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1.  International expert panel on inflammatory breast cancer: consensus statement for standardized diagnosis and treatment 
Annals of Oncology  2010;22(3):515-523.
Background: Inflammatory breast cancer (IBC) represents the most aggressive presentation of breast cancer. Women diagnosed with IBC typically have a poorer prognosis compared with those diagnosed with non-IBC tumors. Recommendations and guidelines published to date on the diagnosis, management, and follow-up of women with breast cancer have focused primarily on non-IBC tumors. Establishing a minimum standard for clinical diagnosis and treatment of IBC is needed.
Methods: Recognizing IBC to be a distinct entity, a group of international experts met in December 2008 at the First International Conference on Inflammatory Breast Cancer to develop guidelines for the management of IBC.
Results: The panel of leading IBC experts formed a consensus on the minimum requirements to accurately diagnose IBC, supported by pathological confirmation. In addition, the panel emphasized a multimodality approach of systemic chemotherapy, surgery, and radiation therapy.
Conclusions: The goal of these guidelines, based on an expert consensus after careful review of published data, is to help the clinical diagnosis of this rare disease and to standardize management of IBC among treating physicians in both the academic and community settings.
PMCID: PMC3105293  PMID: 20603440
guidelines; inflammatory breast cancer; management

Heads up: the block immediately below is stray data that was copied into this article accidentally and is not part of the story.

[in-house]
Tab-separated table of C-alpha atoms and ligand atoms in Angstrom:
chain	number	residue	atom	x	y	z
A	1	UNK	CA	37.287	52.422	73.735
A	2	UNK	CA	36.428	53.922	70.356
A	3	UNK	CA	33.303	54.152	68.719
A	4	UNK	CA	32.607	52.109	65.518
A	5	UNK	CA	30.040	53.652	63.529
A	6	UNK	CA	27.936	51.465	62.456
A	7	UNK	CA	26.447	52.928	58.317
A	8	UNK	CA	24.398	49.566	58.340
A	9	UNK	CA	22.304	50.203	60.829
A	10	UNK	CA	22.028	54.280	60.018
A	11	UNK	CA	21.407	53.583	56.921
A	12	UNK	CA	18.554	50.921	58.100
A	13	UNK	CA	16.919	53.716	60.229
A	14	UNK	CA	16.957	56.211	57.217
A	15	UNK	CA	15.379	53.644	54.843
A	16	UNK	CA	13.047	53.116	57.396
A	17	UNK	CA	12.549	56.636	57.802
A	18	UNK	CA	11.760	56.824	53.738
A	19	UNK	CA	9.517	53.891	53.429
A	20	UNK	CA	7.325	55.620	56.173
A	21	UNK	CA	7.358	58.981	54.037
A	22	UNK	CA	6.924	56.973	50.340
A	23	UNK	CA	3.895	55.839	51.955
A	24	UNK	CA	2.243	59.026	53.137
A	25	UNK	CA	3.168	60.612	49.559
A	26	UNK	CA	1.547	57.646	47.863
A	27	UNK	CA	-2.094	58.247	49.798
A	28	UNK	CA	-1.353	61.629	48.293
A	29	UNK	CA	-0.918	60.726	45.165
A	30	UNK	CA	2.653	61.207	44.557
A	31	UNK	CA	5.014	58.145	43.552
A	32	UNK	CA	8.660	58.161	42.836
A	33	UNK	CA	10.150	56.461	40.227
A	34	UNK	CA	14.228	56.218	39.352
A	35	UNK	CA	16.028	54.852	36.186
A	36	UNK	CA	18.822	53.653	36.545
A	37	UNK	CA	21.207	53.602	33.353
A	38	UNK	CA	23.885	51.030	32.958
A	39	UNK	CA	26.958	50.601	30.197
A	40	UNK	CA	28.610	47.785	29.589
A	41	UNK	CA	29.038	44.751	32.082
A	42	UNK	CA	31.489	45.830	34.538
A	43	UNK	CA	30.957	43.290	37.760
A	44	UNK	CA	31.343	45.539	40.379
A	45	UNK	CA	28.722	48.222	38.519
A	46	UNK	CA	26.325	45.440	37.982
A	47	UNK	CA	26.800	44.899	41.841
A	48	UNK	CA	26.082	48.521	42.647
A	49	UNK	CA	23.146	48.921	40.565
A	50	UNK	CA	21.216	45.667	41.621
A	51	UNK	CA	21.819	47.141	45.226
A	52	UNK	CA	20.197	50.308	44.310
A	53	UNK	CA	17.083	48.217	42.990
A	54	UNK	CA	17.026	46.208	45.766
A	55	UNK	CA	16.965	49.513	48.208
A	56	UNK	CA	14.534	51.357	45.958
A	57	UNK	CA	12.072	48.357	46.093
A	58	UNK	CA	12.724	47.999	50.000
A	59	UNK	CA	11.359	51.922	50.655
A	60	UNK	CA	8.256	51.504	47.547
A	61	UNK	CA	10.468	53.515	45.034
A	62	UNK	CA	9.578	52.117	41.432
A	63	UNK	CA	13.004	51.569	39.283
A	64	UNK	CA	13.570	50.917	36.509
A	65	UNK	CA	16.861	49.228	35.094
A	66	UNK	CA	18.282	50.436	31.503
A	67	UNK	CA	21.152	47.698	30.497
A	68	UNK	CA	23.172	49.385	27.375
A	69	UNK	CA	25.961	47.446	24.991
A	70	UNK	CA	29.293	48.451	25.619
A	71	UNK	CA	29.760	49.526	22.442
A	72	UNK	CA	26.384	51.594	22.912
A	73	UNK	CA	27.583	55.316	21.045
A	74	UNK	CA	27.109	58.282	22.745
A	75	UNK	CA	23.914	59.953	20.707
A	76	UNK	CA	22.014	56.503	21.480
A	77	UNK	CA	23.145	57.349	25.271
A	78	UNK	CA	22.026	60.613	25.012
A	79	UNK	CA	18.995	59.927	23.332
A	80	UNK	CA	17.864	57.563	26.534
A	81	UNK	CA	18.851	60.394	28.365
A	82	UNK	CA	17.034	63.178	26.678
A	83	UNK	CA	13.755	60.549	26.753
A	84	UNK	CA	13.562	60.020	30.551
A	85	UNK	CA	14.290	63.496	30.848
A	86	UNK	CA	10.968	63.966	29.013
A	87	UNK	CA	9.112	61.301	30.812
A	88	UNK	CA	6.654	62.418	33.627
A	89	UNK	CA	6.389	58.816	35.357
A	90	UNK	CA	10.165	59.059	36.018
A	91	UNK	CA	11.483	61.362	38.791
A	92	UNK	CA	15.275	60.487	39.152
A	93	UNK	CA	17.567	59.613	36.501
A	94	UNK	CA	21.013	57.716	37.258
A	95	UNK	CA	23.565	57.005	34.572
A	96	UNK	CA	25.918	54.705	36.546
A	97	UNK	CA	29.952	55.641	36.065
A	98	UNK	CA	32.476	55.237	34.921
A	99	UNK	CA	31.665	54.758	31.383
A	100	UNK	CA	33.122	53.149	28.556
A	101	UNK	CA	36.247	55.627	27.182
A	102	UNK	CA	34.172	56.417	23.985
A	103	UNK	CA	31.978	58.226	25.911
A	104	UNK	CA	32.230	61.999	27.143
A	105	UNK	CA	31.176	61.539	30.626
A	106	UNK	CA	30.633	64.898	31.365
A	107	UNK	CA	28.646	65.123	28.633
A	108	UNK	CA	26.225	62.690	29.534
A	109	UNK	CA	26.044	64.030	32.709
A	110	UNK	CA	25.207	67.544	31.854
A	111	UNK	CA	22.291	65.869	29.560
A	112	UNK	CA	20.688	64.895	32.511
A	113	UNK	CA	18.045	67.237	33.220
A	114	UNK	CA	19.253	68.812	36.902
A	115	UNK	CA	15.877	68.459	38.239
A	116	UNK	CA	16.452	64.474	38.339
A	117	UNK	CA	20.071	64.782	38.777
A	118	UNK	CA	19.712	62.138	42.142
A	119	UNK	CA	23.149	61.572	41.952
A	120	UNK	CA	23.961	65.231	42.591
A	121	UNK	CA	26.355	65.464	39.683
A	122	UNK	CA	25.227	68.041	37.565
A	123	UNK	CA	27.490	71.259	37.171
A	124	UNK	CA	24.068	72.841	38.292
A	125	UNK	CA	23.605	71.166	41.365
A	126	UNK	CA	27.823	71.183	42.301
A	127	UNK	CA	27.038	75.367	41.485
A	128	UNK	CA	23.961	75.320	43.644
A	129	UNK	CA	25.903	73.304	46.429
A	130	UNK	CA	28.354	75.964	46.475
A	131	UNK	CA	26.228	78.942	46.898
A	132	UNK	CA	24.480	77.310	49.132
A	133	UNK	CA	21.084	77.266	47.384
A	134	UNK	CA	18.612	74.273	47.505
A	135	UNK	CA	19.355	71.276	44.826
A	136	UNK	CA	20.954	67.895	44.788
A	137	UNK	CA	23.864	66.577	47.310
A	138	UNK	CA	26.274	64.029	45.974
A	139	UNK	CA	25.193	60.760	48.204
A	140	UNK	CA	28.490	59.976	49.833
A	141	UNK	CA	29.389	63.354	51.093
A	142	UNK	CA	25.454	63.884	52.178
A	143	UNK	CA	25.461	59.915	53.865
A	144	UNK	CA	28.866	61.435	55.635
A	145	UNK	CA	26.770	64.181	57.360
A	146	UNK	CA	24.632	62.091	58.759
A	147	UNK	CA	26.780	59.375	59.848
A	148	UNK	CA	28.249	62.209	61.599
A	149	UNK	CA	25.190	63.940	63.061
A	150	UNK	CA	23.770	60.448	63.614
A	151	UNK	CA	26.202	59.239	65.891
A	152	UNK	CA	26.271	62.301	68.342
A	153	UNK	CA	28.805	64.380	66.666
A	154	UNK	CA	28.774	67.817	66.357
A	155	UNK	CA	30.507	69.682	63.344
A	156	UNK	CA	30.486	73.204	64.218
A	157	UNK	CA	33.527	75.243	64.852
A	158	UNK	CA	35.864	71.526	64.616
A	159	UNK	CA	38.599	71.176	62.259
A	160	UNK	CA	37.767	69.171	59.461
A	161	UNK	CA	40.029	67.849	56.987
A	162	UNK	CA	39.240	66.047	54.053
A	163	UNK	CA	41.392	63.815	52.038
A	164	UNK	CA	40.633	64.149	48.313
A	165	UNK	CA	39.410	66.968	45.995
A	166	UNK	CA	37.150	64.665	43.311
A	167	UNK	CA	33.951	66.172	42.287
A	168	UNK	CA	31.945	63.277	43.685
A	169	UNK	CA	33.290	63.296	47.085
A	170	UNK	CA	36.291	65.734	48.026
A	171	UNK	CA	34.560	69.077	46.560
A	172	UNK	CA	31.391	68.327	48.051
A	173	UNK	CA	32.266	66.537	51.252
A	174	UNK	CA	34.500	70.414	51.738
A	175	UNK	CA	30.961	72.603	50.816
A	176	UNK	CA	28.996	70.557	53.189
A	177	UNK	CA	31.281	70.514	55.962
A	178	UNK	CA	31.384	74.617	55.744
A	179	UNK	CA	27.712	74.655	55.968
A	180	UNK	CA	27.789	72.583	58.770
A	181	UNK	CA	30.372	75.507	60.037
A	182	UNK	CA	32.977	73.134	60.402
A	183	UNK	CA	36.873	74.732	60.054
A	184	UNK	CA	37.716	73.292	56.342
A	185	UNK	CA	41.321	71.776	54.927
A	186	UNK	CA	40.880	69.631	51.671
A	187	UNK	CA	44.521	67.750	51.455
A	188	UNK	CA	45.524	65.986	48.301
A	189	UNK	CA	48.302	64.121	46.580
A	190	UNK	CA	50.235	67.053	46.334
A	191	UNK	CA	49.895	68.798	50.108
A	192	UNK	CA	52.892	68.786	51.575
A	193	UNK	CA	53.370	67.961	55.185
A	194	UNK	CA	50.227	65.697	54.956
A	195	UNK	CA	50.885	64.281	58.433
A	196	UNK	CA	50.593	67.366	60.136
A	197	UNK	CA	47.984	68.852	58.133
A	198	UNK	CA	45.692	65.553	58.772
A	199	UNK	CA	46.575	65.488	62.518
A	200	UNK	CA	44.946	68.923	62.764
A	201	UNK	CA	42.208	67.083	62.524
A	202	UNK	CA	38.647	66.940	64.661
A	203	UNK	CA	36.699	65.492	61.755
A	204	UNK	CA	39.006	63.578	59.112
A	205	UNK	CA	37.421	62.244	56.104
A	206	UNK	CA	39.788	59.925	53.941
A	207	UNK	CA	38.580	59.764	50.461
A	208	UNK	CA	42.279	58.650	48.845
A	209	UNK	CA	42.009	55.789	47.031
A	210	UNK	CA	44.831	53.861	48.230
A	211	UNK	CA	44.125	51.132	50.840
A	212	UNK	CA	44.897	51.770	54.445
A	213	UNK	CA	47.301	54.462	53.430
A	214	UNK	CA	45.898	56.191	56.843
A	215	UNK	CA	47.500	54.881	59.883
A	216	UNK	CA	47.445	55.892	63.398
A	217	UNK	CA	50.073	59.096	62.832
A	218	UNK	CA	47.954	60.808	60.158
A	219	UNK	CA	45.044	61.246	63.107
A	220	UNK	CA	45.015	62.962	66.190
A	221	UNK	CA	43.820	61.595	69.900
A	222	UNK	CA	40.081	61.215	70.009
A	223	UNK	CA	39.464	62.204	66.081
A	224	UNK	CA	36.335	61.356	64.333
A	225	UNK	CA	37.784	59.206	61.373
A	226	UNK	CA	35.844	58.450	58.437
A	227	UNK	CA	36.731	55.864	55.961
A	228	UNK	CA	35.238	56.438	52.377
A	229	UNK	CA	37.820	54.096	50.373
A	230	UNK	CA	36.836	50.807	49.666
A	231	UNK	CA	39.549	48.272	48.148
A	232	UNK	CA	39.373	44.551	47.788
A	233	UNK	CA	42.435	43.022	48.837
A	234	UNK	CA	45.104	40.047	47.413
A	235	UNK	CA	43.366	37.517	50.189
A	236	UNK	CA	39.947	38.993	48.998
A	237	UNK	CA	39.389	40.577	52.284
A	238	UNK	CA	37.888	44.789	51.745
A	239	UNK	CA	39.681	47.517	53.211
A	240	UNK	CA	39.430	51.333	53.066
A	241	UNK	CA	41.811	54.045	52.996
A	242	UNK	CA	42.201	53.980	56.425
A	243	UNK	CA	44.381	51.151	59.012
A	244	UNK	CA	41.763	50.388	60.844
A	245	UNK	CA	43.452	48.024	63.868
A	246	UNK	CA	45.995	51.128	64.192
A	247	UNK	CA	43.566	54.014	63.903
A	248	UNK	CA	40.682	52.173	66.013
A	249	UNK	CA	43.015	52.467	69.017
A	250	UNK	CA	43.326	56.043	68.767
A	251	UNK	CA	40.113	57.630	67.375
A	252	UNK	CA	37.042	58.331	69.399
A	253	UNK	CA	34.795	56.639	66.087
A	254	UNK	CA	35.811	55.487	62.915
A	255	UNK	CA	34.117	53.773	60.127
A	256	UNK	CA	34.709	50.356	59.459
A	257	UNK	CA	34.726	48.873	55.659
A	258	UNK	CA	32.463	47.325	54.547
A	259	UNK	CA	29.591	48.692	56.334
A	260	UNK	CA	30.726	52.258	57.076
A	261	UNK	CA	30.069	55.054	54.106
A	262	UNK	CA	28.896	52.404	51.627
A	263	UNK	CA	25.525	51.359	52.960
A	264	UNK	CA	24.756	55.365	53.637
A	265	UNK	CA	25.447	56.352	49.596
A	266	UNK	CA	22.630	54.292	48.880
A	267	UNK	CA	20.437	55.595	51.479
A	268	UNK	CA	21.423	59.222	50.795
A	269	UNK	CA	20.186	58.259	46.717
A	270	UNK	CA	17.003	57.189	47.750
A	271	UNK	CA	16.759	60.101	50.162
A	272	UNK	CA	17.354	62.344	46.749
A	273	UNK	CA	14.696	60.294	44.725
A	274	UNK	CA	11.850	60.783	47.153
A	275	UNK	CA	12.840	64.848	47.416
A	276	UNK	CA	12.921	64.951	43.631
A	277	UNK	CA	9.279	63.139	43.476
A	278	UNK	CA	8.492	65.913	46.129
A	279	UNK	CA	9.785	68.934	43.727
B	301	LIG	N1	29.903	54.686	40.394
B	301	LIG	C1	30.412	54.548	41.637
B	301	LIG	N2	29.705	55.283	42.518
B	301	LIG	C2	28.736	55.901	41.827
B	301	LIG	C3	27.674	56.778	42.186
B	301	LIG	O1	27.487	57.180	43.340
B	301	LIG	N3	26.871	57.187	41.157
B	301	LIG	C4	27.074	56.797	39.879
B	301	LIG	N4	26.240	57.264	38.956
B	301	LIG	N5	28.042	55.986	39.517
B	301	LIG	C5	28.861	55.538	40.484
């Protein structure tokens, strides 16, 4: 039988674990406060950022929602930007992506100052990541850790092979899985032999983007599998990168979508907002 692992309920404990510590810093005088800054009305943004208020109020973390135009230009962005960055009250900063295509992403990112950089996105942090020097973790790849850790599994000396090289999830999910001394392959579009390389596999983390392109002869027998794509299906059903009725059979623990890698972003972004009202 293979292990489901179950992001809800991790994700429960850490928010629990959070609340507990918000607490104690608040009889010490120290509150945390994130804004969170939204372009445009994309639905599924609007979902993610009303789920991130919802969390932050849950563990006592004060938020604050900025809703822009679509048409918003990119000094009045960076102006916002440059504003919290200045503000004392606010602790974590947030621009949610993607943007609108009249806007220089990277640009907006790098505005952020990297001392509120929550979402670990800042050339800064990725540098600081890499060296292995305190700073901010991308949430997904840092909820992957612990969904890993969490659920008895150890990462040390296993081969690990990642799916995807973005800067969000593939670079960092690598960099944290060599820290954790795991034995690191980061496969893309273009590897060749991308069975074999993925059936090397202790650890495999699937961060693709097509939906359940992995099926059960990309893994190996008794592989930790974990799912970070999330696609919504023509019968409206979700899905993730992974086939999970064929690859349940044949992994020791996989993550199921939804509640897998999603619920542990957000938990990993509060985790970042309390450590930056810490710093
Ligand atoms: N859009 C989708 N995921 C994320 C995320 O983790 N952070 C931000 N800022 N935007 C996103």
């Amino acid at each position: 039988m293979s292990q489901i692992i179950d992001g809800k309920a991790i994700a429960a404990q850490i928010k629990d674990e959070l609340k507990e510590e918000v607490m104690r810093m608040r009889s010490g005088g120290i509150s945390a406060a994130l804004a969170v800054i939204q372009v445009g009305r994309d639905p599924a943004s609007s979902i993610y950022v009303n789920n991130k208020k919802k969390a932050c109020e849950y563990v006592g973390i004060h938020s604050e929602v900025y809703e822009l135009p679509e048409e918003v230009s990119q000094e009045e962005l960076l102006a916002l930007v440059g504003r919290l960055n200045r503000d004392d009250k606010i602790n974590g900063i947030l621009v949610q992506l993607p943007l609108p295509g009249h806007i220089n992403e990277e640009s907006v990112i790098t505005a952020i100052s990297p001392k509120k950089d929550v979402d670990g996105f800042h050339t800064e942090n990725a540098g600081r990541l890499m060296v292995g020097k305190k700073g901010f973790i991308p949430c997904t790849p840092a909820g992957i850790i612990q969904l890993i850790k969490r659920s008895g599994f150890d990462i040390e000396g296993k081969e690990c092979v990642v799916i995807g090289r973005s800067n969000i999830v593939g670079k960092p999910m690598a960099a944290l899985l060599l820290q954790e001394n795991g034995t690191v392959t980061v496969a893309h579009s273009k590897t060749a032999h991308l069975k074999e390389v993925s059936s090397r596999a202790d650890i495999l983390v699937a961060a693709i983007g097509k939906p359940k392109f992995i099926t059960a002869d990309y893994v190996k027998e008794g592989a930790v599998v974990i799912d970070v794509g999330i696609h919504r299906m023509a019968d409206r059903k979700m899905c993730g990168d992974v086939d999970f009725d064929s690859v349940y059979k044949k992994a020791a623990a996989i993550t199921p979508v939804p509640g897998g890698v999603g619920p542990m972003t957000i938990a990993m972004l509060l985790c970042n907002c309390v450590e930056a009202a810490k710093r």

2.  Diagnosis and treatment of asthma in children: usefulness of a review of medical records. 
In order to tackle the problems of underdiagnosis and undertreatment of asthma in childhood general practitioners need to be aware of which children in their practices have or might have asthma. In an effort to identify a cohort of asthmatic or potentially asthmatic children a trained audit facilitator studied all the medical records of children aged between one year and 15 years who were registered with 12 Tayside general practices. From a total of 10,685 medical records the frequency of 'key items' sometimes associated with asthma were as follows: one or more episodes of bronchospasm or wheeze 23.7% of children, persistent cough 23.2%, treatment with anti-asthma therapy in the past 20.0%, exercise induced cough or wheeze 5.2% and history of 'wheezy bronchitis' 4.6%. However, in only 896 children (8.4%) had a formal diagnosis of asthma been made. Of all the children, 5.4% had received a prescription for anti-asthma medication within the past three months. Only 1.2% were taking an inhaled corticosteroid and 1.0% sodium cromoglycate, but many more were taking inhaled bronchodilators (3.1%) and oral bronchodilators (1.7%). The findings suggest that a systematic review of medical records by a trained facilitator can identify those children who could benefit from clinical review. Practices who wish to know which of their children have or might have asthma should consider using medical record review to search for key items associated with asthma.
PMCID: PMC1372140  PMID: 1297369

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